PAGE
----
No company wants to be in crisis. But crisis, much like its cousin backlash, can be unpredictable. Living in a time where a single tweet or blog post can set an entire corporation scrambling, it is crucial that every business has a crisis management plan. Here are a few reasons why:

Crisis can strike at any time. If your company has a major fallout during its off hours – say, Friday around 5:15 – you may not even know something terrible has happened until Monday morning, and you don’t want to be unprepared and trying to address something that has had days to build while you were sipping a Bloody Mary on the coast. In the midst of the eighties, a journalist called Johnson & Johnson seeking comment on the Tylenol Murders only to find that the corporation had no idea what he was talking about. There are times when the press will know about your crisis before you do – having a plan already in place is key to avoid fumbling that first key contact with the media.

If you have a plan for moments of crisis, you will be able to respond to crisis in a way that is in line with your business’ reputation and goals. Without a plan, there is a real possibility that an unprepared, reluctant spokesperson will misrepresent the company’s response. Moments of crisis are incredibly stressful, and decisions that are made rapidly under increasingly insurmountable pressure are more likely to cast a poor light on you and your business.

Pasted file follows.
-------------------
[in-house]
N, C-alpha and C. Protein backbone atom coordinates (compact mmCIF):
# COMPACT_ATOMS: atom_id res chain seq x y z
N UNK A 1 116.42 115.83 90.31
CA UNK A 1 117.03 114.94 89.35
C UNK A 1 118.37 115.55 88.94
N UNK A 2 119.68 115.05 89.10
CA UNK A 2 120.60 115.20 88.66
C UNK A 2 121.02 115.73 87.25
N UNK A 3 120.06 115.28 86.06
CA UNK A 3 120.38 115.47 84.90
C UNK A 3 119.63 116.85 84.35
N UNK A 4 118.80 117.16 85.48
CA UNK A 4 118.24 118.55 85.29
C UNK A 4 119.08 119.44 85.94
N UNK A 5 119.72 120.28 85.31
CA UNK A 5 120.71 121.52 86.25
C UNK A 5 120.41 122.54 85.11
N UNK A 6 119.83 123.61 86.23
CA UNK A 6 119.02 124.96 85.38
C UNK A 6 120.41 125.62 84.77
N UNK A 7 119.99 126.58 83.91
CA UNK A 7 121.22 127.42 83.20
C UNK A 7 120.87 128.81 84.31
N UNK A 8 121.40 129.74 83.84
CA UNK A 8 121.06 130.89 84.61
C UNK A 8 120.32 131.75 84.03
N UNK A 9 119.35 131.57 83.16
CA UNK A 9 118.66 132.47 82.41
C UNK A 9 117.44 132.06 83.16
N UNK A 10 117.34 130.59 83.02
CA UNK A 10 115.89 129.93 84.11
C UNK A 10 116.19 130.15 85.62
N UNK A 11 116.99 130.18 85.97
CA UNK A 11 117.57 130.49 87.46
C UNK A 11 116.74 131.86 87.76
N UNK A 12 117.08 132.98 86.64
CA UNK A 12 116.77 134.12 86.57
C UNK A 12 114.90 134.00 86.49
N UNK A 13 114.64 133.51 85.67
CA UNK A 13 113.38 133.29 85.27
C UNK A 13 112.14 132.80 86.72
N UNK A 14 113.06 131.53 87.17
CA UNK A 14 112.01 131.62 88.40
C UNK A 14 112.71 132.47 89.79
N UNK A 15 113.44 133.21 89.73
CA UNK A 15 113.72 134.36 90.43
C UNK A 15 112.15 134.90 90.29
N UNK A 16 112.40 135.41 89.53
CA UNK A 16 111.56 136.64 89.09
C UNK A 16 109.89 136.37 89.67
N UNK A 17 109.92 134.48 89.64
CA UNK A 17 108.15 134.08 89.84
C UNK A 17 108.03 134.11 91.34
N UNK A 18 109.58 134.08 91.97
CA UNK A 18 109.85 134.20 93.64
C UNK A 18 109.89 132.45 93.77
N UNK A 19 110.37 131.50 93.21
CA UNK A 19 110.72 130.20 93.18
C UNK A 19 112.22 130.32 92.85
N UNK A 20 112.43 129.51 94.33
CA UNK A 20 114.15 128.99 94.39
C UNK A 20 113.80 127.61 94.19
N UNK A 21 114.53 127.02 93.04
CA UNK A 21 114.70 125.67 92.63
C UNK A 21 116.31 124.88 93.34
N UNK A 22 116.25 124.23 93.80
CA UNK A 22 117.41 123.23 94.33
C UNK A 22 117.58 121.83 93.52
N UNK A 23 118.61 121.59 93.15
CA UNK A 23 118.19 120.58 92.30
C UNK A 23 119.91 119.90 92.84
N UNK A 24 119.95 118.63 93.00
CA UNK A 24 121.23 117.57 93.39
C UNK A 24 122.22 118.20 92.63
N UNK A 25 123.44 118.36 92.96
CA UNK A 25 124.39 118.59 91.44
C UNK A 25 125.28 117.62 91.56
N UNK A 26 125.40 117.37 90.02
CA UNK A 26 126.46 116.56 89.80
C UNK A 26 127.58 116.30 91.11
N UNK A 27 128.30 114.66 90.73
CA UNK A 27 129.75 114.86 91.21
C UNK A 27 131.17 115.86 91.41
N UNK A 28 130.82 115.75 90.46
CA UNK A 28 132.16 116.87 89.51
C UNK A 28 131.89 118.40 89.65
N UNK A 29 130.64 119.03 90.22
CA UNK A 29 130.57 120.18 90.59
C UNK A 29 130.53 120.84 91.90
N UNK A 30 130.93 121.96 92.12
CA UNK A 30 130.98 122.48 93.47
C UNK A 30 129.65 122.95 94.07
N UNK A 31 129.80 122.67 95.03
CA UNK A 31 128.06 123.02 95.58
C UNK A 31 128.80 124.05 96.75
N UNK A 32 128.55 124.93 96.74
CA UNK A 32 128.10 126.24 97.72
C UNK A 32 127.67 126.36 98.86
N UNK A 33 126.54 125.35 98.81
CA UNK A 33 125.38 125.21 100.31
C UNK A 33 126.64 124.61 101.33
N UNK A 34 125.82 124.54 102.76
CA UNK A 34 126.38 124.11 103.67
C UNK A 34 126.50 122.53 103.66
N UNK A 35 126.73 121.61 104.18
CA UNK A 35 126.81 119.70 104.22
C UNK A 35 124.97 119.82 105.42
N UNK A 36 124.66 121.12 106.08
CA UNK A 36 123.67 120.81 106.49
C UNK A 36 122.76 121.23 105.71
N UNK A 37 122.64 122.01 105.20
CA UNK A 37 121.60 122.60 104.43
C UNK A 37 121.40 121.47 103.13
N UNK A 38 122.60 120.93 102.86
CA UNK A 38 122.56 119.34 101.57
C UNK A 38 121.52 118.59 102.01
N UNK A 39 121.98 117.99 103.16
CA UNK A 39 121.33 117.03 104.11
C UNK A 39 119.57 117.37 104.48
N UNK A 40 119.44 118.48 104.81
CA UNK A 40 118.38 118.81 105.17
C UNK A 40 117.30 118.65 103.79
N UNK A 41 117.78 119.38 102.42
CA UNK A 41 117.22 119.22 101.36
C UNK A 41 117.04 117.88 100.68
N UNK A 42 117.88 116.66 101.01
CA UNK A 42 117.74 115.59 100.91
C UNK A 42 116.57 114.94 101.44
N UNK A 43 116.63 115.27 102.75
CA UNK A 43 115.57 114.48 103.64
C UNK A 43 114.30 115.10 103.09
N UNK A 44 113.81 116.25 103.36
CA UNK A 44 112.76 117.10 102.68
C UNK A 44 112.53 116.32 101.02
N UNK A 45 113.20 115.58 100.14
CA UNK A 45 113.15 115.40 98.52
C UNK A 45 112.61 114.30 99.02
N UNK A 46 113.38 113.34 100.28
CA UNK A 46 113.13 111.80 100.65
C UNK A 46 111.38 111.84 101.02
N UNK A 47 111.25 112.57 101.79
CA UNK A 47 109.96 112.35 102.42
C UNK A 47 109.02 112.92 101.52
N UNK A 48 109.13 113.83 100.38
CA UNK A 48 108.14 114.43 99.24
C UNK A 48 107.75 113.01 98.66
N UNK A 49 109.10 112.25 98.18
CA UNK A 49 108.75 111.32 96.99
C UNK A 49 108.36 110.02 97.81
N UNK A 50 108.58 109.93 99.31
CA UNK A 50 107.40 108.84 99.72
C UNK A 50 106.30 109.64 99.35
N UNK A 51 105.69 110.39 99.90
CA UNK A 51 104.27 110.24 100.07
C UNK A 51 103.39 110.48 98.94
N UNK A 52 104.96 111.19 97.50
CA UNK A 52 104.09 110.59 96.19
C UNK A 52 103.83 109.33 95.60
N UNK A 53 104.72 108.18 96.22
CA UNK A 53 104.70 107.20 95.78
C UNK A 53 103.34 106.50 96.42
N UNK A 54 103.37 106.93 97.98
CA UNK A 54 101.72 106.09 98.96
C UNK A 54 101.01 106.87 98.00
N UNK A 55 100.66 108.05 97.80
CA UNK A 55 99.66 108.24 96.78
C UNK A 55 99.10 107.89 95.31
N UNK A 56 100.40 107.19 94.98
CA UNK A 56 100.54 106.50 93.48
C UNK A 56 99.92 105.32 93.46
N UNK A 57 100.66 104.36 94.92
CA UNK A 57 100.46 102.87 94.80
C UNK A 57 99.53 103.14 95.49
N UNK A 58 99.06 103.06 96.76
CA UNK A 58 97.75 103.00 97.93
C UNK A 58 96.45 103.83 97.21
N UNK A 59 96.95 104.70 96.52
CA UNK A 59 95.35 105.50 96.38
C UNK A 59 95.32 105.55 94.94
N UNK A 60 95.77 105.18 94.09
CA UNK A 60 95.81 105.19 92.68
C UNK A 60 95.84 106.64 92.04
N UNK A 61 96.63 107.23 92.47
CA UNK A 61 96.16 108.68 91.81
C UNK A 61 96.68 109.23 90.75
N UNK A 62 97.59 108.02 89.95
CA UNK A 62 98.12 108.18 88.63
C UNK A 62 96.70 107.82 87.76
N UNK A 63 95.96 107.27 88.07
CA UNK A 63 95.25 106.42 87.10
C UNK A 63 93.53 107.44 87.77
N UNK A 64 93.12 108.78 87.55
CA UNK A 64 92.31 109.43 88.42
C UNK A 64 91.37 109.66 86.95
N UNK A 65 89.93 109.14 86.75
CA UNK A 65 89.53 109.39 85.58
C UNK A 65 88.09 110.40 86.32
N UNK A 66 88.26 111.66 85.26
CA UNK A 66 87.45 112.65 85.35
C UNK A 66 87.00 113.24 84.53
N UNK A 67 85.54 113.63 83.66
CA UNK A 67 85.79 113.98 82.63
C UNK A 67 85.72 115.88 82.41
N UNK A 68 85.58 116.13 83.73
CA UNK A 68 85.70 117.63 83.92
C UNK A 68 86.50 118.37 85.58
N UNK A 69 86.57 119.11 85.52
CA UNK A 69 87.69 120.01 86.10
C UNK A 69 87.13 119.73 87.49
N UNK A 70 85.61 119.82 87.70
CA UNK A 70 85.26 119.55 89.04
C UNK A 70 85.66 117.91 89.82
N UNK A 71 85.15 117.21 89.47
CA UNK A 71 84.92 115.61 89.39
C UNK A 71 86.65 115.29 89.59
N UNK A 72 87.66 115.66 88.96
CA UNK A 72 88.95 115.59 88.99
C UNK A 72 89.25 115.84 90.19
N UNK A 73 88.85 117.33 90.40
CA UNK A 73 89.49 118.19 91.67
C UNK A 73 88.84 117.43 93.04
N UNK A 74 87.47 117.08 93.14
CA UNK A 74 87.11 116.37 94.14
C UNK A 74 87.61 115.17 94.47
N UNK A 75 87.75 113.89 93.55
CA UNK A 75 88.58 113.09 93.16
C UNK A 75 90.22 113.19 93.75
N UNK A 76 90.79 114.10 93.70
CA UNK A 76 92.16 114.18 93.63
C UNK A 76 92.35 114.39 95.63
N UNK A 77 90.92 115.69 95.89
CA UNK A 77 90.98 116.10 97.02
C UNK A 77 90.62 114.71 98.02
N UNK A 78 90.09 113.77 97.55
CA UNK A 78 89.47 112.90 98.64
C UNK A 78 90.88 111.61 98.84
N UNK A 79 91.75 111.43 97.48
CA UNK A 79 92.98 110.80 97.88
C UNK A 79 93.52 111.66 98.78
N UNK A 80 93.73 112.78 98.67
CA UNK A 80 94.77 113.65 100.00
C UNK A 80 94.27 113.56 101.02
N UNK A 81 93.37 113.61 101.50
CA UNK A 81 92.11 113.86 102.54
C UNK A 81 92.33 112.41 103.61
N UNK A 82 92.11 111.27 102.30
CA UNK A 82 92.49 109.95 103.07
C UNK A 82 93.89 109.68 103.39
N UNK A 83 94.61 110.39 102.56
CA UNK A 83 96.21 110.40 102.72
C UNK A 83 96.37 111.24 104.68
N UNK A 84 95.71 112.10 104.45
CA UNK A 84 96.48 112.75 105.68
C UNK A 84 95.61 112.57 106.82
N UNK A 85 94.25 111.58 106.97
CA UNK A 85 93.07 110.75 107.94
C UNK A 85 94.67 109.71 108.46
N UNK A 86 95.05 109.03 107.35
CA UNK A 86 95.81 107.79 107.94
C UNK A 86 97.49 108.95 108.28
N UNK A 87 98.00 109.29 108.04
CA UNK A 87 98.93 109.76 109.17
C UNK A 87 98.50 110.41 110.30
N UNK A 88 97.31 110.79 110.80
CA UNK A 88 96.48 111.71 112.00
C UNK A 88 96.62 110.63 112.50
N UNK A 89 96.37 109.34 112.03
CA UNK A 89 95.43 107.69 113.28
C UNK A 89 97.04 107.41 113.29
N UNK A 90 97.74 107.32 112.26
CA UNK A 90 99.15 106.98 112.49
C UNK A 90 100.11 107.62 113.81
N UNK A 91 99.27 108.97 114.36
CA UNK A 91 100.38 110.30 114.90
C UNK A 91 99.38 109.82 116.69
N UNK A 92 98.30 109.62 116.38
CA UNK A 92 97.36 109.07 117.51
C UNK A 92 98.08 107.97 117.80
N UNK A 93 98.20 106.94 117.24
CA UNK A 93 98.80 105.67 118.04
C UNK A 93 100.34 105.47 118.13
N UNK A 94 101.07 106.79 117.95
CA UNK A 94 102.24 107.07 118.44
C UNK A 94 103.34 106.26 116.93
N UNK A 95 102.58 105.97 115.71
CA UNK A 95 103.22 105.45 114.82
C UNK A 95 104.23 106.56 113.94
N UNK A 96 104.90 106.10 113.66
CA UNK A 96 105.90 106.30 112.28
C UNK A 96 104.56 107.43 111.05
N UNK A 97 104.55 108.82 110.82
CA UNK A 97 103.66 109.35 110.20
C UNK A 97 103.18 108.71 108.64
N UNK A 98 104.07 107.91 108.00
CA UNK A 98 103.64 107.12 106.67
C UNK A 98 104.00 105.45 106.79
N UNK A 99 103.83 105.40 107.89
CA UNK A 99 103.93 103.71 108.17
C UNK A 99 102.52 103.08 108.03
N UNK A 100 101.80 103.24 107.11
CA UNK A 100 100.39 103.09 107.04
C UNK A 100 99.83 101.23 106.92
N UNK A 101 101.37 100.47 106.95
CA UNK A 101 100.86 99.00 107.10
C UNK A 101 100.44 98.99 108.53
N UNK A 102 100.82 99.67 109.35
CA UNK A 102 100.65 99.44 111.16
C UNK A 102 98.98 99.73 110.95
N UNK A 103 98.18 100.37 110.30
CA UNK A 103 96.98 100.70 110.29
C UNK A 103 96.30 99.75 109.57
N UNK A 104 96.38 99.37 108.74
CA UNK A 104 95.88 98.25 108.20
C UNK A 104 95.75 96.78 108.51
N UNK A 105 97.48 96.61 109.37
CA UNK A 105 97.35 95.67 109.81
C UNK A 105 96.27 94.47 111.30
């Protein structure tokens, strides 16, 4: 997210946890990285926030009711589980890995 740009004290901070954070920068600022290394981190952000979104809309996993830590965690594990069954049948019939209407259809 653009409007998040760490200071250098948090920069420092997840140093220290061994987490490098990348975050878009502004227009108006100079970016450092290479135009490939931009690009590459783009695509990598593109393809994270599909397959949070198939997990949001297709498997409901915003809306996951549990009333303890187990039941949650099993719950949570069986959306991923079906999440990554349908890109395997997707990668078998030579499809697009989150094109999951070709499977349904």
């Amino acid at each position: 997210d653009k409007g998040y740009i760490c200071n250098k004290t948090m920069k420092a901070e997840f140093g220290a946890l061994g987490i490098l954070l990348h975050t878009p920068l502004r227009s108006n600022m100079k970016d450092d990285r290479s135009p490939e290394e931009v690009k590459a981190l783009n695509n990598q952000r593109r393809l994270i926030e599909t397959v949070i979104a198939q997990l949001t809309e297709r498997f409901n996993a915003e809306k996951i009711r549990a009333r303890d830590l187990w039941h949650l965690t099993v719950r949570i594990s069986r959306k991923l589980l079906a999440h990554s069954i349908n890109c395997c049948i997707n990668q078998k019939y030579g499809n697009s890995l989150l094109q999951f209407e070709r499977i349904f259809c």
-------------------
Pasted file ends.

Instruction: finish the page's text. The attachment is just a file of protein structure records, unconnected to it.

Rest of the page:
Your integrity, as a business operating in a socially responsible world, is one of your most valuable intangible assets. Without integrity, your words are untrustworthy, your values are doubted, and your reputation flounders. When a plan includes a focus on maintaining reputation through integrity and honesty, it can minimize the damage done by a crisis.

Without a crisis management plan, you are significantly more likely to damage your reputation further through your own actions. Managing crises is a constant, evolving process, but it is a process that you can be prepared for with the proper tools. Crises are unpredictable, but they don’t have to be unexpected.

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April 1, 2013

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